Chou Chetharith

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Attacks on the Press

Attacks on the Press 2003: Cambodia

Nominally democratic, Cambodia continues to struggle with its official commitment to press freedom while the government frequently uses its power to influence, control, and bully the press.

The Cambodian print media are famously free and infamously full of gossip. Some 200 newspapers are licensed for publication, but virtually all Khmer-language publications are subsidized, directly or indirectly, by political interests, and the quality of the press remains wildly erratic. A high degree of illiteracy nationwide and poor distribution outside the capital, Phnom Penh, further mutes the impact of these publications.
March 11, 2004 12:06 PM ET

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Alerts   |   Iraq

36 JOURNALISTS KILLED FOR THEIR WORK IN 2003More than a third killed during conflict in Iraq

New York, January 2, 2004—A total of 36 journalists were killed worldwide as a direct result of their work in 2003, according to the Committee to Protect Journalists (CPJ). This is a sharp increase from 2002, when 19 journalists were killed. The war in Iraq was the primary reason for the increase, as 13 journalists, more than a third of this year's casualties, were killed in hostile actions.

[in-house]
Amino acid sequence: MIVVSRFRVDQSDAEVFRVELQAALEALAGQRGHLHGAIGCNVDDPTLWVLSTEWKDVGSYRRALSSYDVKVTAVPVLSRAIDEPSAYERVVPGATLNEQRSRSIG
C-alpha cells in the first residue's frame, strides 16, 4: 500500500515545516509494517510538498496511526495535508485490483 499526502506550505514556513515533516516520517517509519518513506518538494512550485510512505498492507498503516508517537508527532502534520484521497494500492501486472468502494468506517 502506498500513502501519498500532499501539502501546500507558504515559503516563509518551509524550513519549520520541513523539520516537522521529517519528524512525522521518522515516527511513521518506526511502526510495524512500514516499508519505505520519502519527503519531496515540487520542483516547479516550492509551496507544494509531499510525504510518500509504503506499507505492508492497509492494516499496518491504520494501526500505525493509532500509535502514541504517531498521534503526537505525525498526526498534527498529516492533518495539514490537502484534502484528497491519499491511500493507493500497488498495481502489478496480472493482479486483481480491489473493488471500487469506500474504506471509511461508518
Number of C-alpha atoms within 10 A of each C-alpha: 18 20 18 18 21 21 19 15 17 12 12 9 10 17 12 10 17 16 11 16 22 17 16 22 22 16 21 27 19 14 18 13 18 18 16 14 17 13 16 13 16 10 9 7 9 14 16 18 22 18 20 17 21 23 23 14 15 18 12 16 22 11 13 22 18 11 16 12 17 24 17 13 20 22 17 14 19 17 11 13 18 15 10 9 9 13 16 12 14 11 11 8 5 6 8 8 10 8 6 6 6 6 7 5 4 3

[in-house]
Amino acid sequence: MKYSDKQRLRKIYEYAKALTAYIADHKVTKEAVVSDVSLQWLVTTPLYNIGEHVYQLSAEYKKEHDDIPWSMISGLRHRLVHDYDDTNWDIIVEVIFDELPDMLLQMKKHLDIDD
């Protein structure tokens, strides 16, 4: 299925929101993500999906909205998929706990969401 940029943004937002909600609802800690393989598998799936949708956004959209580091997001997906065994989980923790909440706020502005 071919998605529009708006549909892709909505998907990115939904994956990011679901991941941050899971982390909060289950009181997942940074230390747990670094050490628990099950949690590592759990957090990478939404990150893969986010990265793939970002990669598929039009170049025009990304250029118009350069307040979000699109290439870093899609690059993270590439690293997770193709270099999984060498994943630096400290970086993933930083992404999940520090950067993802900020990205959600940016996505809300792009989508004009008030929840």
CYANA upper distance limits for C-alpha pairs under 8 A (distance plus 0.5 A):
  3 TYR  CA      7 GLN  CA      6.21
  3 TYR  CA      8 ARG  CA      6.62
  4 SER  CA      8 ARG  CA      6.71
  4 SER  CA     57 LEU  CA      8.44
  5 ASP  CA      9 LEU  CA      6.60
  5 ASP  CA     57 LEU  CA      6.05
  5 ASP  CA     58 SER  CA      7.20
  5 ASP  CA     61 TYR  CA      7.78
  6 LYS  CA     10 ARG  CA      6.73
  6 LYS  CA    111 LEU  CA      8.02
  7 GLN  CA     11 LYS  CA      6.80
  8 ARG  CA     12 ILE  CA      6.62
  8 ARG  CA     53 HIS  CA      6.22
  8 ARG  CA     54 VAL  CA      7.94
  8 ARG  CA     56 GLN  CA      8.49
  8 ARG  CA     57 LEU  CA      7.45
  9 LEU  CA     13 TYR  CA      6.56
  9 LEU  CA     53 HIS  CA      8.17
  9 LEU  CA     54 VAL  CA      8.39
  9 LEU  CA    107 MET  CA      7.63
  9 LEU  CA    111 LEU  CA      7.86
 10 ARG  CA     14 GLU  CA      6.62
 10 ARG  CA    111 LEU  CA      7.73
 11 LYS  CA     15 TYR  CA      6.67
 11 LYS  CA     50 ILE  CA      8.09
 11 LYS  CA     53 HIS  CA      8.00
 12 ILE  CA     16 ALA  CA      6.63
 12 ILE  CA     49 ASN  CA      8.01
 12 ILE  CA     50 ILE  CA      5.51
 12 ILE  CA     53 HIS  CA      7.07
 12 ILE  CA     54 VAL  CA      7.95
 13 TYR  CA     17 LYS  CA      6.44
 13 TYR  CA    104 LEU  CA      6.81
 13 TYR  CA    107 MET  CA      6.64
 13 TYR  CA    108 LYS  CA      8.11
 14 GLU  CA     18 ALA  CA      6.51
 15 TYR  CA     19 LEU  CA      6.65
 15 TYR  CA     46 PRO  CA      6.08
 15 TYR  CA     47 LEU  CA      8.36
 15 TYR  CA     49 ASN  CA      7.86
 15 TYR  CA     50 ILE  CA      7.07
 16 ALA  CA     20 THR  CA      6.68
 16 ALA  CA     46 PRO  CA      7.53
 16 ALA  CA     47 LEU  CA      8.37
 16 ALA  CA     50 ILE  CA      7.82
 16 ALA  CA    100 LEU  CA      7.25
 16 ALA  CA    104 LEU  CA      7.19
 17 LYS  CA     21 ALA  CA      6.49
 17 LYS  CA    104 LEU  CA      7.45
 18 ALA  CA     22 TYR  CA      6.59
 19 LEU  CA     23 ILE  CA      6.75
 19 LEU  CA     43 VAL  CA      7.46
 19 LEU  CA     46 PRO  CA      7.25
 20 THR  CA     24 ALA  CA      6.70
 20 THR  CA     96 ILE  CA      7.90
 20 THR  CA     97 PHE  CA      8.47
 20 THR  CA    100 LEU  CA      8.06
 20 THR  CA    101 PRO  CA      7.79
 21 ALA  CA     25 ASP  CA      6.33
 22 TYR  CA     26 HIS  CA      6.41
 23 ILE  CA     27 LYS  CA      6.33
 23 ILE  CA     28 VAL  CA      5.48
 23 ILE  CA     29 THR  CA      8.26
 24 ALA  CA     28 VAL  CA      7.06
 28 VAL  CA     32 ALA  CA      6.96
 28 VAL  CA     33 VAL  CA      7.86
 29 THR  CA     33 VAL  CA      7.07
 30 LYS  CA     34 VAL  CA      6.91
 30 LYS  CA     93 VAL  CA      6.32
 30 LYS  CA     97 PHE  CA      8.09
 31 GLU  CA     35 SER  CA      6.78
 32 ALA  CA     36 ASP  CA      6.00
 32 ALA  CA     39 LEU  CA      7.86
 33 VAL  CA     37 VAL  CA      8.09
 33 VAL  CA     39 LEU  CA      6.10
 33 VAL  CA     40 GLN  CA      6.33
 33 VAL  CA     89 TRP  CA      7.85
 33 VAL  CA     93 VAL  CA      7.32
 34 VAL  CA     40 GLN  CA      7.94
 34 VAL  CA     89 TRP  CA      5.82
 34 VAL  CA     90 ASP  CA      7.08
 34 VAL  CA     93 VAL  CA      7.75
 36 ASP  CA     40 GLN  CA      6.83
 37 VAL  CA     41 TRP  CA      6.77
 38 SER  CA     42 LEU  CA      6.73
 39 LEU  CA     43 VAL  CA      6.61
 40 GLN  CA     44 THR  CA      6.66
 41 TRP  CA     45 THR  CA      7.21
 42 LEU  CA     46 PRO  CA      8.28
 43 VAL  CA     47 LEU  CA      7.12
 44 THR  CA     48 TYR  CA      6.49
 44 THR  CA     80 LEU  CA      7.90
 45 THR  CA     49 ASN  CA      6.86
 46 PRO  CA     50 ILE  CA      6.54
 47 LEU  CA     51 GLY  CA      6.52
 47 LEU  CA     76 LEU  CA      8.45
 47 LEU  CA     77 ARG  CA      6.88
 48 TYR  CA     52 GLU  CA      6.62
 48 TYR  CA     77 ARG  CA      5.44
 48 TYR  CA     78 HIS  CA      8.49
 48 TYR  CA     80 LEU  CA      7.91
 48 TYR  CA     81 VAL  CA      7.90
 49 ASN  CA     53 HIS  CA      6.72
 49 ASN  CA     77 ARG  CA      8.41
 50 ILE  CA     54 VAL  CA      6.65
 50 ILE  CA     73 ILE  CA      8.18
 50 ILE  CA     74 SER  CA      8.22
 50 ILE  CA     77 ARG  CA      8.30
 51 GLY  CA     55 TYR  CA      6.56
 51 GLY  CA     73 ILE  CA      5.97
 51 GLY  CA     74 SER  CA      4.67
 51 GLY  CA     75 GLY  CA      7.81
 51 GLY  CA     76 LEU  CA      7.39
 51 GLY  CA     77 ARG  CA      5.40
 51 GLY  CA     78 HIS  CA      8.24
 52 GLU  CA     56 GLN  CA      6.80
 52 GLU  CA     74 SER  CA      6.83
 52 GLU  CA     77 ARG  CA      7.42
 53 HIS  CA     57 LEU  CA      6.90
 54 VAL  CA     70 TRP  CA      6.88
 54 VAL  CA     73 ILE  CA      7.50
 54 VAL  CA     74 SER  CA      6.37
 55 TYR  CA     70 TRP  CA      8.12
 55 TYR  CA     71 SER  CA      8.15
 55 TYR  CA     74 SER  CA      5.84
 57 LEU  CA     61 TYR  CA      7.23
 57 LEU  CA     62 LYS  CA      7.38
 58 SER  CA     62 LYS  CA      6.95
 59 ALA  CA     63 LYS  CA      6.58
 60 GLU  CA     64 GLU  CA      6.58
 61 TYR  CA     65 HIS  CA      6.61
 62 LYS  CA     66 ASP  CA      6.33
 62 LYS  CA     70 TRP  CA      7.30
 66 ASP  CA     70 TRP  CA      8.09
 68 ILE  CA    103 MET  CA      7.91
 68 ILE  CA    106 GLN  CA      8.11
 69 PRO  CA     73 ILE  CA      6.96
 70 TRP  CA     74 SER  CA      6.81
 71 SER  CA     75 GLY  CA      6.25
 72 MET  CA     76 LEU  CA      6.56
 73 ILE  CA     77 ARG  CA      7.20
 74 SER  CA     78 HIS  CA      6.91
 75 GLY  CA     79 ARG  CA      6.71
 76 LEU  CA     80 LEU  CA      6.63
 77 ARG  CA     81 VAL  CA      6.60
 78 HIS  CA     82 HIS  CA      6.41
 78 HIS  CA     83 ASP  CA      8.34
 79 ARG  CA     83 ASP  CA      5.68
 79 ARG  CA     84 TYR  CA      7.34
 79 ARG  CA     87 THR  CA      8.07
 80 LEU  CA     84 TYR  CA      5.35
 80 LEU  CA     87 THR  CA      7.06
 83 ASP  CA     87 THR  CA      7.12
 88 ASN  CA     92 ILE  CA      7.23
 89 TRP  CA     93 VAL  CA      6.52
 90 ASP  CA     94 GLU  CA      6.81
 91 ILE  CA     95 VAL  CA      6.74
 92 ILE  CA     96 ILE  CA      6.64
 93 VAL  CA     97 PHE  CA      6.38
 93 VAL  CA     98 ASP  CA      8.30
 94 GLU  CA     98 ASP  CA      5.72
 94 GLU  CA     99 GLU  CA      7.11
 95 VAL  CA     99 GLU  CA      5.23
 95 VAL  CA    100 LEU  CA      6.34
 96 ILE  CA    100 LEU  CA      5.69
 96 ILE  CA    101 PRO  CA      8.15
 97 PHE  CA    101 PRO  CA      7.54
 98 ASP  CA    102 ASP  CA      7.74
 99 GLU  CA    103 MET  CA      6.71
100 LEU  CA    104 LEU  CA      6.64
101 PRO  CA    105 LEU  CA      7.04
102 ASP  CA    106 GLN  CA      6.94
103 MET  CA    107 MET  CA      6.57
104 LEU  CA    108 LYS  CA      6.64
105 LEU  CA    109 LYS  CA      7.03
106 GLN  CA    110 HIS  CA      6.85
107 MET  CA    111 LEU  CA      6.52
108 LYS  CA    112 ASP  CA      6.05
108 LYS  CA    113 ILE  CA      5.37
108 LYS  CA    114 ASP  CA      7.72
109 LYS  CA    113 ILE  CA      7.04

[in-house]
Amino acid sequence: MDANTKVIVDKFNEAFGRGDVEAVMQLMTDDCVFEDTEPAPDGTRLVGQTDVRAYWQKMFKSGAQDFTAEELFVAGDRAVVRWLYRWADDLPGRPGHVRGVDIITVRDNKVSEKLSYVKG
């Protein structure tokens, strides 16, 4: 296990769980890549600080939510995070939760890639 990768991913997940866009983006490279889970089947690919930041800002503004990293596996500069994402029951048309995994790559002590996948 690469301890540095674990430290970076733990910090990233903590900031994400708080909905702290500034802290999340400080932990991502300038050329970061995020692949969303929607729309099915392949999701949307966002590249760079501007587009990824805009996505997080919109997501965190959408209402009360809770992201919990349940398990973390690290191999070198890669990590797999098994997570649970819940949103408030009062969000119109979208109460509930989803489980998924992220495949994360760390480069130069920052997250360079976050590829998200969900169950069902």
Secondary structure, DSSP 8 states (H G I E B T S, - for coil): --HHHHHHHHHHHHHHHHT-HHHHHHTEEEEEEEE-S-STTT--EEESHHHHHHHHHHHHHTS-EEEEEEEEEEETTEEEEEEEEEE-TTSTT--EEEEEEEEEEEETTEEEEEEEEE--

In fact, according to CPJ's statistics, the death toll in Iraq was the highest annual total from a single country since 24 journalists were killed in Algeria in 1995 at the height of civil strife between the government and Islamist militants.

Alerts   |   Cambodia

JOURNALIST MURDERED

New York, October 20, 2003—The Committee to Protect Journalists (CPJ) condemns the Saturday, October 18, assassination of Chou Chetharith, a deputy editor of the royalist FUNCINPEC party's Ta Prum radio station. A gunman riding on the back of a motorcycle shot Chetharith on his way to work in the capital, Phnom Penh.

According to witnesses interviewed by Agence France-Presse, Chetharith, 37, was shot in the head at point-blank range in broad daylight. Local sources tell CPJ that Ta Prum is known for its critical reporting of Cambodian Prime Minister Hun Sen, and that the station's director, Noranarith Anandayath, is an adviser to FUNCINPEC party chief Prince Norodom Ranaridhh.
October 20, 2003 12:00 PM ET

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3 results